“Here’s who’ll win the Oscar”

I’d love to tell you which film will pick up the Oscar for Best Picture or one of the Best Writing awards, so I through I’d have a look at some scripts.

If my prediction if it was based simply on what I’d read then I’d probably pick The Artist– but what if maths and stats had a part to play?

If you’ve read a few articles on Considered Words you may have noticed I like to put text through a word analysis program called the LIWC. At the heart of this bit of kit is a list of words that have been put into different categories and ranked – such as for positive emotions, for thinking and so forth.

So on a sunny Sunday I put through what scripts I could obtain for this year’s Best Picture Oscar nominations – The Artist, Moneyball, The Descendents, The Help and War Horse – then put through all available scripts, winning and losing, that had been nominated since 2000.

I then looked for any trends. Note that it’s been a while since I did any stats, and that many scripts aren’t available as text files, but in doing so I narrowed it down to these categories and this is the chart I got out:

Selected data from Oscar-nominated scripts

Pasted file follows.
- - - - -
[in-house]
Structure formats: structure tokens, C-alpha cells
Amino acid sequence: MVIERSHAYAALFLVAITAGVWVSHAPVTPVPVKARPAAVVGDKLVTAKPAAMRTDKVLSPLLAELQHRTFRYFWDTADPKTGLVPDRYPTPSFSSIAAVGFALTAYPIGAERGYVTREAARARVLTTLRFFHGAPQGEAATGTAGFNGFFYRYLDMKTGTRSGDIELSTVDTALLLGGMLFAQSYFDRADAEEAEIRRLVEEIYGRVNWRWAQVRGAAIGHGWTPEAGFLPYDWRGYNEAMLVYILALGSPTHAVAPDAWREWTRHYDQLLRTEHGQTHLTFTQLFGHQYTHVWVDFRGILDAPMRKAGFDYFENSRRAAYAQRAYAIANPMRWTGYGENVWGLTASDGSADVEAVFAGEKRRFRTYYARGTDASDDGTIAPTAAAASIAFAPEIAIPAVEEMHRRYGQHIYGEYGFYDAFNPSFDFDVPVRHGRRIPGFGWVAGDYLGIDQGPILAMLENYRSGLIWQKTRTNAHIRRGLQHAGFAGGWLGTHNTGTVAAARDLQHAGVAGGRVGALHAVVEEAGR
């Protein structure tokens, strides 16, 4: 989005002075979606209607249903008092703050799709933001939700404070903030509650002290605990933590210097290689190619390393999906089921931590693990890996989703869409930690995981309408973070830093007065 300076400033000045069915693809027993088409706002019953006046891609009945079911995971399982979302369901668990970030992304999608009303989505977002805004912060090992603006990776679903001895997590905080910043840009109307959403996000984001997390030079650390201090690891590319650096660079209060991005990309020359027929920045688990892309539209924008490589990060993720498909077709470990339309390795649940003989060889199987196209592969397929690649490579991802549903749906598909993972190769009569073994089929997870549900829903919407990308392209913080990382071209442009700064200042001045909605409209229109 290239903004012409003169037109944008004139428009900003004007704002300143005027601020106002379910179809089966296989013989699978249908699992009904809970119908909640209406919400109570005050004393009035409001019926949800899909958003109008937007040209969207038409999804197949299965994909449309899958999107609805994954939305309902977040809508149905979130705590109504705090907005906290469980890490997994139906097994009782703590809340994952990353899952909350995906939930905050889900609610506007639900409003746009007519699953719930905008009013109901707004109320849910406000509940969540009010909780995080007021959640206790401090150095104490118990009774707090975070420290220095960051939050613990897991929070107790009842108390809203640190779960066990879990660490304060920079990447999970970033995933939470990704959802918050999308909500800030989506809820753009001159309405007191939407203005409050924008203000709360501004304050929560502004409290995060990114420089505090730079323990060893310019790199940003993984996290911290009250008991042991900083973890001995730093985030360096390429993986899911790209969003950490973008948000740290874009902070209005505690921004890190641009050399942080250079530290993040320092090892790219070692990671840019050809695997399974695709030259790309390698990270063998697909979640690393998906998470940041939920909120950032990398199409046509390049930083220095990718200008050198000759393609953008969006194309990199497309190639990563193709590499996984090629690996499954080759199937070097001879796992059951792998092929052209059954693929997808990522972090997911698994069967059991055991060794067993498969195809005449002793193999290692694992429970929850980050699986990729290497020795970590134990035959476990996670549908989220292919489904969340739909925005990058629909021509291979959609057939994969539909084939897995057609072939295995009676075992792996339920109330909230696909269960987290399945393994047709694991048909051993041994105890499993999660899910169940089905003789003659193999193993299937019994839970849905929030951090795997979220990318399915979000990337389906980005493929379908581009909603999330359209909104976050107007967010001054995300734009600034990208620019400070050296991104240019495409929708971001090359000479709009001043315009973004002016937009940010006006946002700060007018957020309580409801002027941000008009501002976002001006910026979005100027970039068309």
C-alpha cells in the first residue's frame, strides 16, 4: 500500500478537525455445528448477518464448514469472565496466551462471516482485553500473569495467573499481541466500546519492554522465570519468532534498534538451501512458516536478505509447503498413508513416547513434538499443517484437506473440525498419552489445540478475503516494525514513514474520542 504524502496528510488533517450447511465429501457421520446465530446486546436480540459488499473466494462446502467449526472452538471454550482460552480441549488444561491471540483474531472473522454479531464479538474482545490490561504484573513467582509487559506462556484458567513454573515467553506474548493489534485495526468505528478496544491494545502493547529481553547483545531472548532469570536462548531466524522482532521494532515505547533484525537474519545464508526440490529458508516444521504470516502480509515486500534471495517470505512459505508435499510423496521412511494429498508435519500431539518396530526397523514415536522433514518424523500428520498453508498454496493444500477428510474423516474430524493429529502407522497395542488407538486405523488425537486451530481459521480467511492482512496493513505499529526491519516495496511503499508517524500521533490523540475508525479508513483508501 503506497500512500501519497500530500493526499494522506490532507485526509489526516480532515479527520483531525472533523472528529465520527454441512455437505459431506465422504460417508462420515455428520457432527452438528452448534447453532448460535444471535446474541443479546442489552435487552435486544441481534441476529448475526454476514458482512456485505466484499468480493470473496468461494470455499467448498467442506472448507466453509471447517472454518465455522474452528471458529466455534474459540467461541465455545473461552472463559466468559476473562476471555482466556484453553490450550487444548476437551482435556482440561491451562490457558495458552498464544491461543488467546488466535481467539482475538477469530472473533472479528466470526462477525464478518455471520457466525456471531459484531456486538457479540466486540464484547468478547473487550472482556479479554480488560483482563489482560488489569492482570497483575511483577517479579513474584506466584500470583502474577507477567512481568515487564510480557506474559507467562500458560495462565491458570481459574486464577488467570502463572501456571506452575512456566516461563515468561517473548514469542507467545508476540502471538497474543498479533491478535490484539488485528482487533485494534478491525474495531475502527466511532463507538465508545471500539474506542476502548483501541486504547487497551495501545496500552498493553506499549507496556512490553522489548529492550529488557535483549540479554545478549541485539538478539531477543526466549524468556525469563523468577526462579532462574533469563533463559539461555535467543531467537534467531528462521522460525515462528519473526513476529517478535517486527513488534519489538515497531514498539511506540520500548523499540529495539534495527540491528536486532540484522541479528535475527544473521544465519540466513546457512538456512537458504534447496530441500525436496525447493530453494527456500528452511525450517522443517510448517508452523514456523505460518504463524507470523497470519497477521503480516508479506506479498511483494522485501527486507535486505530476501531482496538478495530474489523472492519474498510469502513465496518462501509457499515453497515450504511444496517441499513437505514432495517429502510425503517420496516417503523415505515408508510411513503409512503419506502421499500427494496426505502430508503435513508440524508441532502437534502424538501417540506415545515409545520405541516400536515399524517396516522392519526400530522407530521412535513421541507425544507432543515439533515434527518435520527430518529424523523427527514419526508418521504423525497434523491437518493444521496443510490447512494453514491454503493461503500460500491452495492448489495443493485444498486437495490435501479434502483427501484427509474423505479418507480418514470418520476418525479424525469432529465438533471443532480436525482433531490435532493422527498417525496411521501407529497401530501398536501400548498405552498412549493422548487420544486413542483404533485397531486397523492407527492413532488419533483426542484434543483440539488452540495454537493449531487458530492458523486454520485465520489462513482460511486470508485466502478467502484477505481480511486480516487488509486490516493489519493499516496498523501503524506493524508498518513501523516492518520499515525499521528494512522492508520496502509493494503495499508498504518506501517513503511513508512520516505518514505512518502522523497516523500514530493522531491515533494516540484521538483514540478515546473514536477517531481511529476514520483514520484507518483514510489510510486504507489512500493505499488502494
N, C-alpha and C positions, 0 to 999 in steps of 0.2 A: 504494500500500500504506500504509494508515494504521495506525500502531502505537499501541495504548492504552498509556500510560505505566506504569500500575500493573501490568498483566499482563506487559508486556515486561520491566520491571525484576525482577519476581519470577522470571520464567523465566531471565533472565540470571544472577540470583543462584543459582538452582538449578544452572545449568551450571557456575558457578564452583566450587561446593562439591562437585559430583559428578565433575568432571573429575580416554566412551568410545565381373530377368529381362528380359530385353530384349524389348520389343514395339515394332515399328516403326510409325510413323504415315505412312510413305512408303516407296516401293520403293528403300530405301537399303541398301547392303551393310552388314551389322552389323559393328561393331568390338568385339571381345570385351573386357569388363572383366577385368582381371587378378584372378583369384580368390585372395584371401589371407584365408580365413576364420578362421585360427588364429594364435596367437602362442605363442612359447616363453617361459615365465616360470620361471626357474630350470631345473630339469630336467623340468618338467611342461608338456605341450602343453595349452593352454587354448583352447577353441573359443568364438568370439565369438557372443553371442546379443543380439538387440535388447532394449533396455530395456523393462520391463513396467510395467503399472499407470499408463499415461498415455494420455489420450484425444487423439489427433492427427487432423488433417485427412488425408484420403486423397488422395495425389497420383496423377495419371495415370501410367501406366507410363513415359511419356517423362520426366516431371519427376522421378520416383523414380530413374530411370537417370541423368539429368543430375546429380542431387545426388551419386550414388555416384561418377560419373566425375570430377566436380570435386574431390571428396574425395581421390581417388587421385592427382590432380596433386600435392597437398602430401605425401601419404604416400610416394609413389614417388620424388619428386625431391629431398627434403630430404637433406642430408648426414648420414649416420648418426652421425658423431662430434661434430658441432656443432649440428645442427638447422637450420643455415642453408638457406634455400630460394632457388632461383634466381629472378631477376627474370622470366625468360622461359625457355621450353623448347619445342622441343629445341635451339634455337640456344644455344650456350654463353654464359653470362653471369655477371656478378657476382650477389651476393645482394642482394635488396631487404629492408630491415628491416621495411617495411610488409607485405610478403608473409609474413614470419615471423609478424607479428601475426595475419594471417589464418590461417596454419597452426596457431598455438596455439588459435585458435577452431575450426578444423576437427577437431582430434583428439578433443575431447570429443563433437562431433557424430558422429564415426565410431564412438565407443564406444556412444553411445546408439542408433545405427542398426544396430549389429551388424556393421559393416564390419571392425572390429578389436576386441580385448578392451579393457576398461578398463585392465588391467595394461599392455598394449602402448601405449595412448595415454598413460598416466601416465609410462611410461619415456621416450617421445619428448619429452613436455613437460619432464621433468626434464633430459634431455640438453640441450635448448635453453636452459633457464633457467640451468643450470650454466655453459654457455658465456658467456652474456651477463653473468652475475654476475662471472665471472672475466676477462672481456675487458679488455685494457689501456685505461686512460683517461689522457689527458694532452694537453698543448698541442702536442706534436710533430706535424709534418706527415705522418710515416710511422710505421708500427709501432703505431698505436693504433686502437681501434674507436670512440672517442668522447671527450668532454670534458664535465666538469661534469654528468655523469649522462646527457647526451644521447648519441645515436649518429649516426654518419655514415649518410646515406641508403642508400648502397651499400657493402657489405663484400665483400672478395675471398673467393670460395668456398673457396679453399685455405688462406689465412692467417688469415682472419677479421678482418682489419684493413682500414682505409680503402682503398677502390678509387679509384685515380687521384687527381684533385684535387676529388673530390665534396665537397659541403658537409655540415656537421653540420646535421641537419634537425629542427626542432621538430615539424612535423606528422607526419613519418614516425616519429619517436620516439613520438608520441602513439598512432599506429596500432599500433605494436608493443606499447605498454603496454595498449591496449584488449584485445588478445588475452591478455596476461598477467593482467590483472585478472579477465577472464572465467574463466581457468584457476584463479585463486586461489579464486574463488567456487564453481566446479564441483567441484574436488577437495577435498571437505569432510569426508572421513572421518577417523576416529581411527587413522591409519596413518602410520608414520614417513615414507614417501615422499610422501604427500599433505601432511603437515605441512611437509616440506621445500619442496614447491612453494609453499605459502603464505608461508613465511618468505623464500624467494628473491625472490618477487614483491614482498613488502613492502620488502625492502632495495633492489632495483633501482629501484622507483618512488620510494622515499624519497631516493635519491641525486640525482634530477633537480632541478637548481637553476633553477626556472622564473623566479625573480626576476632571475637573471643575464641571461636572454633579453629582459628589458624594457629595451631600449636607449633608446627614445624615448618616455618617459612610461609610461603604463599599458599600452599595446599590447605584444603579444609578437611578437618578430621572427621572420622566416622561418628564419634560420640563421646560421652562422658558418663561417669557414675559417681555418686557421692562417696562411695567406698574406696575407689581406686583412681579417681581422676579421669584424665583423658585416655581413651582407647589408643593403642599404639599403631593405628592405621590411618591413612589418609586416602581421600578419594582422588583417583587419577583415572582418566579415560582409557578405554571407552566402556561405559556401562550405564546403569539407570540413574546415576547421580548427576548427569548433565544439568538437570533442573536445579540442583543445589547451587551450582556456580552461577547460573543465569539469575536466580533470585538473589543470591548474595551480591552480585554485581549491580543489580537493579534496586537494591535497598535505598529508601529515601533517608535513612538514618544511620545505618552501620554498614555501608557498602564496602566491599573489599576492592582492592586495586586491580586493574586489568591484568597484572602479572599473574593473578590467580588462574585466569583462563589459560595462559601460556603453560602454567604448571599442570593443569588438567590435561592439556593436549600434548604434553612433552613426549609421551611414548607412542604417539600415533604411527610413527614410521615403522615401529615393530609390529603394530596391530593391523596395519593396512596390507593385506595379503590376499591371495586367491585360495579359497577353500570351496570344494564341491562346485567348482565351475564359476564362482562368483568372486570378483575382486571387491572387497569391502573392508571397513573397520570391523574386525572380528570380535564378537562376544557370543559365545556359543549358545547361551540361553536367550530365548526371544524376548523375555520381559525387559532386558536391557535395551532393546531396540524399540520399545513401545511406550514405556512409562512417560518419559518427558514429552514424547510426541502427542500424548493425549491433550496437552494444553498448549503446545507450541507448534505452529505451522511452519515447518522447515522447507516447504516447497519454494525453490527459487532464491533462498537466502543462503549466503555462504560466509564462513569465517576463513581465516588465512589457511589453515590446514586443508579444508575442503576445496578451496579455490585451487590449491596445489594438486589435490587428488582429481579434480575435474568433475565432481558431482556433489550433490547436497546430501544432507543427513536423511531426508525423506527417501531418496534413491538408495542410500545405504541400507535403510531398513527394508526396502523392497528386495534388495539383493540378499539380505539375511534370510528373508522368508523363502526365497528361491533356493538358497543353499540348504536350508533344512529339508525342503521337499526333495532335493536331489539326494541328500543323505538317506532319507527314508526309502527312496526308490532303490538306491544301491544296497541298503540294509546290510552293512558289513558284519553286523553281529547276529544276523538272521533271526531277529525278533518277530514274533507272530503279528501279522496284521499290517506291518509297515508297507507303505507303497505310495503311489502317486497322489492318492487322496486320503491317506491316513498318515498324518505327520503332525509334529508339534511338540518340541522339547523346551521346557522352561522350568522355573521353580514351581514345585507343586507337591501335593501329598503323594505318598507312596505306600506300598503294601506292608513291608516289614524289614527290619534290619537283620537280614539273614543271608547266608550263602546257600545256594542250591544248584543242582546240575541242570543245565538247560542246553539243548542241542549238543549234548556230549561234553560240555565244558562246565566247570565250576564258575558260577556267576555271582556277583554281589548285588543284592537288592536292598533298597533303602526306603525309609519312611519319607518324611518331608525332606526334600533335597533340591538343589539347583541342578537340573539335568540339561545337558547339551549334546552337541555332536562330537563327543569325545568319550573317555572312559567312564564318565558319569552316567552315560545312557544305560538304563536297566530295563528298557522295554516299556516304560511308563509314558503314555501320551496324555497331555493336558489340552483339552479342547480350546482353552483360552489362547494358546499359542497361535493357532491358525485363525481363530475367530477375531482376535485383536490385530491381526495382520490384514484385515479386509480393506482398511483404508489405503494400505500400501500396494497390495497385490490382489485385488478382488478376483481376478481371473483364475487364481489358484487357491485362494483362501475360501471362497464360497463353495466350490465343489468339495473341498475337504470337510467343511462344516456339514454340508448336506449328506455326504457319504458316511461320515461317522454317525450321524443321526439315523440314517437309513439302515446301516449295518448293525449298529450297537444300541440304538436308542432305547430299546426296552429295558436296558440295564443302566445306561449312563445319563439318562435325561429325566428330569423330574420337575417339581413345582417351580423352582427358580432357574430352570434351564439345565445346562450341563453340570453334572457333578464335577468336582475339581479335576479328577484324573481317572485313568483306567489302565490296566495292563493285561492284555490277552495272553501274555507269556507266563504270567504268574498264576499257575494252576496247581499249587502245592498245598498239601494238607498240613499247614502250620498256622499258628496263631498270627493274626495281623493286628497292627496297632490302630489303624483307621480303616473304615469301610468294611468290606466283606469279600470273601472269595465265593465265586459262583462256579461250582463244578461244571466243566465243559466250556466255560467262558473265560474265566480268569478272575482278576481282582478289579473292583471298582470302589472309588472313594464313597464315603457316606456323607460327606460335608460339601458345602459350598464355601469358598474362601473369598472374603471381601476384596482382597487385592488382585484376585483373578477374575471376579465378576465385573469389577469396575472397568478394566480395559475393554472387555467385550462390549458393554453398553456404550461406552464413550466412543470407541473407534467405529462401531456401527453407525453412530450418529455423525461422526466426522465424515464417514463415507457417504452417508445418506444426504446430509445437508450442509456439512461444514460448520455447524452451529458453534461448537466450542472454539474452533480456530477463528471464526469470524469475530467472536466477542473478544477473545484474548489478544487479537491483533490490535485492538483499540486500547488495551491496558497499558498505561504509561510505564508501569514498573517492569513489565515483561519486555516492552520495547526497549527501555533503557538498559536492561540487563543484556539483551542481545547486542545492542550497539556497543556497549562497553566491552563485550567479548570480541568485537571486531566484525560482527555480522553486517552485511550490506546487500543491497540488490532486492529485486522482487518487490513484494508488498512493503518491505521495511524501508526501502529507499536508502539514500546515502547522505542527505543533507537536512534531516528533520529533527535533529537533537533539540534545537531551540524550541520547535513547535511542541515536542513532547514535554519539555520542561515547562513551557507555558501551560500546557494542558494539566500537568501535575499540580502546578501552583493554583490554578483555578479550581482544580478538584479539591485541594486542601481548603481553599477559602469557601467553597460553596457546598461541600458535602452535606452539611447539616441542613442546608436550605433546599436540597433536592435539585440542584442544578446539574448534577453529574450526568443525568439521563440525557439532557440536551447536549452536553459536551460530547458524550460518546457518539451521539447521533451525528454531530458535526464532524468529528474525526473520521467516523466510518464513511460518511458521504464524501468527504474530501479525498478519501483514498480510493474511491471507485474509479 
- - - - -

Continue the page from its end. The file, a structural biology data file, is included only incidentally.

There are several reasons I chose these categories, involving stats and other stuff to dull for most writers to want to read, but it does mean I am going to make a prediction.

But first a caveat – actually, many caveats. I have broken the rules of LIWC in my rush, I haven’t tidied up the text to remove certain phrases, these scripts may not be what was filmed, it doesn’t take into account the best actor, the director’s style, the score, the makeup, the best boy. Not all scripts are available, and The Artist barely has any dialogue. Plus I was in a rush, it is a Sunday.

Anyway, in general the higher the value of all columns the better, except for Cognitive Processes where the lower is better. Looking at this I am going to say that The Descendents‘s heavy use of cognitive processes rules it out of the running. As The Artist uses barely any dialogue I am going to ignore its high value.

However, looking at social processes War Horse could be in with a chance, but in other columns it is pretty low. So let’s send War Horse to the glue factory of our consideration.

Looking at verbs and tense then it may well be The Artist that does well. But if we focus instead on emotions, in this case it is pretty close but overall it’s The Help that just inches ahead.

So here is where my money is going (assuming Ladbrookes is still online) – The Help. I like The Artist, and my heart says it will pick up most awards. But if I am going to make a predication based on some hokey stats, I am going to go with The Help.

Whoever wins, enjoy tonight’s Oscars. If you want more information on the data I’m using leave a comment below.